Comment 7 by Paul Dynan posted on 9/17/2009 at 8:17 PM

I still need my original code for our CF7 server, but this suggestion is working great on our CF8 server. Here's the improved version now:

<CFSET tempError = serializeJSON(Error)>
<CFSET newError = deserializeJSON(tempError)>

<CFLOOP LIST="newError,newError.RootCause,newError.RootCause.Cause,newError.RootCause.RootCause" INDEX="i">
<CFIF StructKeyExists( Evaluate(i), "StackTrace" )>
<CFSET temp = StructDelete( Evaluate(i), "StackTrace")>

Comment 8 by Alexandre Potvin Latreille posted on 3/8/2012 at 2:46 AM

You can never have enough information when logging errors, so that's what I do:

<cfthrow object="#arguments.exception#">
<cfcatch type="any">
<cfset var jsonData = serializeJSON({
'url' = url,
'form' = form,
'session' = session,
'cgi' = cgi,
'exception' = arguments.exception,
'application' = application,
'server' = server

I can then save the whole thing in the database. This will serialize the stack trace as well.

Comment 9 by Alexandre Potvin Latreille posted on 3/8/2012 at 2:48 AM

There's a mistake in my previous post.

'exception' = arguments.exception -> 'exception' = cfcatch

Comment 10 by Raymond Camden posted on 3/8/2012 at 4:32 AM

Cool technique. Thanks for sharing that Alex.

Comment 11 by Alexandre Potvin Latreille posted on 3/8/2012 at 7:31 PM

There's at least one thing you need to watch with this solution: serializeJSON will crash with an uncatchable error if you pass it a struct that has a key which value is a reference to a function. This seems to be problematic for structs only, not CFCs. CFC instances are just serialized as empty structs by the serializeJSON function.

An obvious solution to this problem might be to make a copy of the structs, loop over their keys to remove any non-serializable members and then call serializeJSON over them.

Comment 12 by Alexandre Potvin Latreille posted on 3/8/2012 at 9:34 PM

I created a function that will create a serializable copy of an array or a struct.

<cffunction name="getSerializableObjectCopy" access="private" returntype="any">
<cfargument name="o" type="any" required="yes">

var objectCopy = isStruct(arguments.o)? {} : [];
var sLen = isStruct(arguments.o)? structCount(arguments.o) : arrayLen(arguments.o);

if (isStruct(arguments.o)) {
var keyList = structKeyList(arguments.o);

for (var i = 1; i lte sLen; i++) {
local.keyOrIndex = isStruct(arguments.o)? listGetAt(keyList, i) : i;
local.value = arguments.o[local.keyOrIndex];

if (isStruct(local.value)) {
local.meta = getMetaData(local.value);
if (structKeyExists(local.meta, 'type') and local.meta.type is 'component') {
objectCopy[local.keyOrIndex] = '<#local.meta.fullName#>';

objectCopy[local.keyOrIndex] = (isStruct(local.value) or isArray(local.value))?
getSerializableObjectCopy(local.value, objectCopy) : (
or isSimpleValue(local.value)
or isArray(local.value)
)? local.value : '<unserializable value>';

return objectCopy;

Comment 13 by Alexandre Potvin Latreille posted on 3/8/2012 at 10:23 PM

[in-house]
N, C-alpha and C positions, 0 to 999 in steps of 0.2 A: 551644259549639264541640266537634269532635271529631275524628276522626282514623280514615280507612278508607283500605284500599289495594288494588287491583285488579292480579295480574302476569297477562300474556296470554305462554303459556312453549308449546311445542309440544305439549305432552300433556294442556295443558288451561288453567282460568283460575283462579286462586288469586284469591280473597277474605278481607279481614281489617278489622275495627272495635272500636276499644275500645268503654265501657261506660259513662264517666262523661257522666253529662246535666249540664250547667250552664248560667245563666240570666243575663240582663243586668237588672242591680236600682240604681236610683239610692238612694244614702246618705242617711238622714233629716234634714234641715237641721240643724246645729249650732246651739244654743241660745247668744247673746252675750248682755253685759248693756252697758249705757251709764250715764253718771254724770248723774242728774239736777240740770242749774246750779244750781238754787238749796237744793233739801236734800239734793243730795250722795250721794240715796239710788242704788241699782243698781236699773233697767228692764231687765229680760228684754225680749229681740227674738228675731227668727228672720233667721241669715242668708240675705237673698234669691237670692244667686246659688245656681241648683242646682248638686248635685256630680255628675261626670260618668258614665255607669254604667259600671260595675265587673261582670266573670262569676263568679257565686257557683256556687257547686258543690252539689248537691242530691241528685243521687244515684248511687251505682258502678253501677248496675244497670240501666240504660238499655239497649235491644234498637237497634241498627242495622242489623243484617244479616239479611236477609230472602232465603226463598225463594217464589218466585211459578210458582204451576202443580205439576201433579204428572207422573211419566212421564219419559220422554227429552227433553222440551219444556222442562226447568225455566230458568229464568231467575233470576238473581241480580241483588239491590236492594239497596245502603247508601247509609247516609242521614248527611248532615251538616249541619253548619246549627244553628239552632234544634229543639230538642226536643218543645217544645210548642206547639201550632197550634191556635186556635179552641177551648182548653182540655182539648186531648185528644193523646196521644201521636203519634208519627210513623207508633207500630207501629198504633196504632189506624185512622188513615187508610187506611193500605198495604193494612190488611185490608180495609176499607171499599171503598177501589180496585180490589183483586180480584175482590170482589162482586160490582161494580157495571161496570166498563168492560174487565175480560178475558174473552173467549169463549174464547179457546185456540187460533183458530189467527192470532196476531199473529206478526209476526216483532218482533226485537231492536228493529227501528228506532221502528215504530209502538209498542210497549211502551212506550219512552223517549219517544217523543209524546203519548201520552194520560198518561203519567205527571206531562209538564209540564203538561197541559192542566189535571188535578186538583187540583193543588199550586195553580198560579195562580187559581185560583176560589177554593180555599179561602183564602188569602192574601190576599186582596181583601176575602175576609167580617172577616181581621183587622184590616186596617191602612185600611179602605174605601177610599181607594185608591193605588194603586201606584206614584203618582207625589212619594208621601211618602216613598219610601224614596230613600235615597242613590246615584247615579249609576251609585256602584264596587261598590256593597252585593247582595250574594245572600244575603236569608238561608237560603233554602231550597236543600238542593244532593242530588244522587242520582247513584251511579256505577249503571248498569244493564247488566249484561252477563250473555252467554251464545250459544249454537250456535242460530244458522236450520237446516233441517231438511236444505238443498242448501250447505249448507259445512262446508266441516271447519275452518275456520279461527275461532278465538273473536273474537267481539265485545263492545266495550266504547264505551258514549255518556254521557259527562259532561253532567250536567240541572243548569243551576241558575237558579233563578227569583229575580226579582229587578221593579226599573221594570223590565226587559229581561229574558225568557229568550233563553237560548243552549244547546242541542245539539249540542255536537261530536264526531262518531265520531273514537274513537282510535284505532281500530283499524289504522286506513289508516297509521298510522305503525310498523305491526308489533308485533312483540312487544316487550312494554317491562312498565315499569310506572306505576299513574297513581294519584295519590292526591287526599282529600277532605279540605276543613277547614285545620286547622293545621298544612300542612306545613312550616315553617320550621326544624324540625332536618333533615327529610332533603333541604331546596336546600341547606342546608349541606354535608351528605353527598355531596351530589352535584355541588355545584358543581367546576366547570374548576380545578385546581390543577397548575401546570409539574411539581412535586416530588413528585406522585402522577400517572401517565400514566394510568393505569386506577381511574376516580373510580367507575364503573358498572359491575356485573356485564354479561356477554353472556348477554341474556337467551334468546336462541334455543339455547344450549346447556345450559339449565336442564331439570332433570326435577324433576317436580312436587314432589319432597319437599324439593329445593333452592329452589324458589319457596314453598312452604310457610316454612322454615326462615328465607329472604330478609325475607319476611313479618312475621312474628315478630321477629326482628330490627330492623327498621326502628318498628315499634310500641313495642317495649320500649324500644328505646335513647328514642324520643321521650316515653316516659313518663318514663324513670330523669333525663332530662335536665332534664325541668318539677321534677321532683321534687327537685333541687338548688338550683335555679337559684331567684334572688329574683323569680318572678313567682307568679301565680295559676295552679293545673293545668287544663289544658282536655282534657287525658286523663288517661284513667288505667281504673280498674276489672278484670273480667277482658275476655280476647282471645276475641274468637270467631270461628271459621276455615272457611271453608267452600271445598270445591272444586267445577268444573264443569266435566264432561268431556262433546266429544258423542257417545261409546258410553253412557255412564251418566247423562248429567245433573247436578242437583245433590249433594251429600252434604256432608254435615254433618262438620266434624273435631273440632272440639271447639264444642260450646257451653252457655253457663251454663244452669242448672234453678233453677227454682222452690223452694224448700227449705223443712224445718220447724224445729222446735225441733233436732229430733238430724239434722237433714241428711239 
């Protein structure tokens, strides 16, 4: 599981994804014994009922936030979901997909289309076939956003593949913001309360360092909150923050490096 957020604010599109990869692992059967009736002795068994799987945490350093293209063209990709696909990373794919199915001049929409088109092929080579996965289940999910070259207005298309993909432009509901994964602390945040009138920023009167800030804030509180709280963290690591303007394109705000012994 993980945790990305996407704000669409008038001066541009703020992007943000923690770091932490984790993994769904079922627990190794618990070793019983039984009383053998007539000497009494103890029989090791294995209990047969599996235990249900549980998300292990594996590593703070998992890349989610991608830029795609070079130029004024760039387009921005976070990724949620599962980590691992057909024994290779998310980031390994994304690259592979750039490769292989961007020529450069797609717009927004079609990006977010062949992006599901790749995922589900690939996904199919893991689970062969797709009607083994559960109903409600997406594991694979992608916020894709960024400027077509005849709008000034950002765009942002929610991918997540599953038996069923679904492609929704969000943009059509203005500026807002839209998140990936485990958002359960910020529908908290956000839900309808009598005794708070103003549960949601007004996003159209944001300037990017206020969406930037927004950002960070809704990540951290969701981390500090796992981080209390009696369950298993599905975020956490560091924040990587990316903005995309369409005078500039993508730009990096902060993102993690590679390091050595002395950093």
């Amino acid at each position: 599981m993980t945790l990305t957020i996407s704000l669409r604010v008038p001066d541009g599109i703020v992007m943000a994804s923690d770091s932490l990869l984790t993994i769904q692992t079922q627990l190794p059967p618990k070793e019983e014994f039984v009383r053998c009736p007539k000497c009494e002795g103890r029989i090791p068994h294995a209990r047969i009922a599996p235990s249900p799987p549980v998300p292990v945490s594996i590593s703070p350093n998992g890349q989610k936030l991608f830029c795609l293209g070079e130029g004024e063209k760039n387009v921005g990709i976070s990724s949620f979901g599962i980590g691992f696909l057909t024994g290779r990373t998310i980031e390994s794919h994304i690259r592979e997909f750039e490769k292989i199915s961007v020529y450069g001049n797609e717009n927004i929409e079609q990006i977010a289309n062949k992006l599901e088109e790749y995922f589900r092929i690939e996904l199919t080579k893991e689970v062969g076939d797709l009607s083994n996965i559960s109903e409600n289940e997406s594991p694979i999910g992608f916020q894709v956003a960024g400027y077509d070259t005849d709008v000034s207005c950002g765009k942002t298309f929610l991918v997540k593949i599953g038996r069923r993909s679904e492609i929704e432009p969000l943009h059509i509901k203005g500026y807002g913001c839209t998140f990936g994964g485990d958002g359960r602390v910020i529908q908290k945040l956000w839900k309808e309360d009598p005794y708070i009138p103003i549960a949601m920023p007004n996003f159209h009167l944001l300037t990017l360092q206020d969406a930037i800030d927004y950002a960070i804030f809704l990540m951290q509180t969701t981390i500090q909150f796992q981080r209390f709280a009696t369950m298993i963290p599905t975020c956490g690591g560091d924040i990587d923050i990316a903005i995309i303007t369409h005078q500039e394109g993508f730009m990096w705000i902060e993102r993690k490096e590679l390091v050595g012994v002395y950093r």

I am sorry, the previous function is bugged. Can you delete my previous post. Thanks!

<cffunction name="getSerializableObjectCopy" access="private" output="yes" returntype="any">
<cfargument name="o" type="any" required="yes">

if (isStruct(arguments.o)) {
local.objectCopy = {};
local.keys = structKeyArray(arguments.o);
local.sLen = arrayLen(local.keys);
} else {
local.objectCopy = [];
local.sLen = arrayLen(arguments.o);

for (var i = 1; i lte local.sLen; i++) {
local.keyOrIndex = isStruct(arguments.o)? local.keys[i] : i;
local.value = arguments.o[local.keyOrIndex];

if (isStruct(local.value)) {
local.meta = getMetaData(local.value);
if (structKeyExists(local.meta, 'type') and local.meta.type is 'component') {
local.objectCopy[local.keyOrIndex] = '<#local.meta.fullName#>';

local.objectCopy[local.keyOrIndex] = (isStruct(local.value) or isArray(local.value))?
getSerializableObjectCopy(local.value, local.objectCopy) : (
or isSimpleValue(local.value)
or isArray(local.value)
)? local.value : '<unserializable value>';

return local.objectCopy;

Comment 14 by Andrew posted on 7/7/2014 at 8:30 PM

I realize this post is pretty old, but I wanted to say thank you for both it and everyone's input.

I was trying to find a good way to serialize an exception object for storage in our error logging system and this helped me get it done.

At first I was trying to just use the SerializeJSON() function on the exception object, but I wanted to cut out a few parts of it before storage. So I tried serializing and then de-serializing it to a struct, but I kept seeing parts of the object get lost in translation and I couldn't control what it was doing.

Then I tried using the code Alexandre Potvin Latreille provided but found it did not work (in CF 10 at least).

So I took his code and re-wrote it a bit to account for types other than arrays, structs, and simple values.

It's located at if anyone is interested. So far it's worked very well for me.

Thanks again!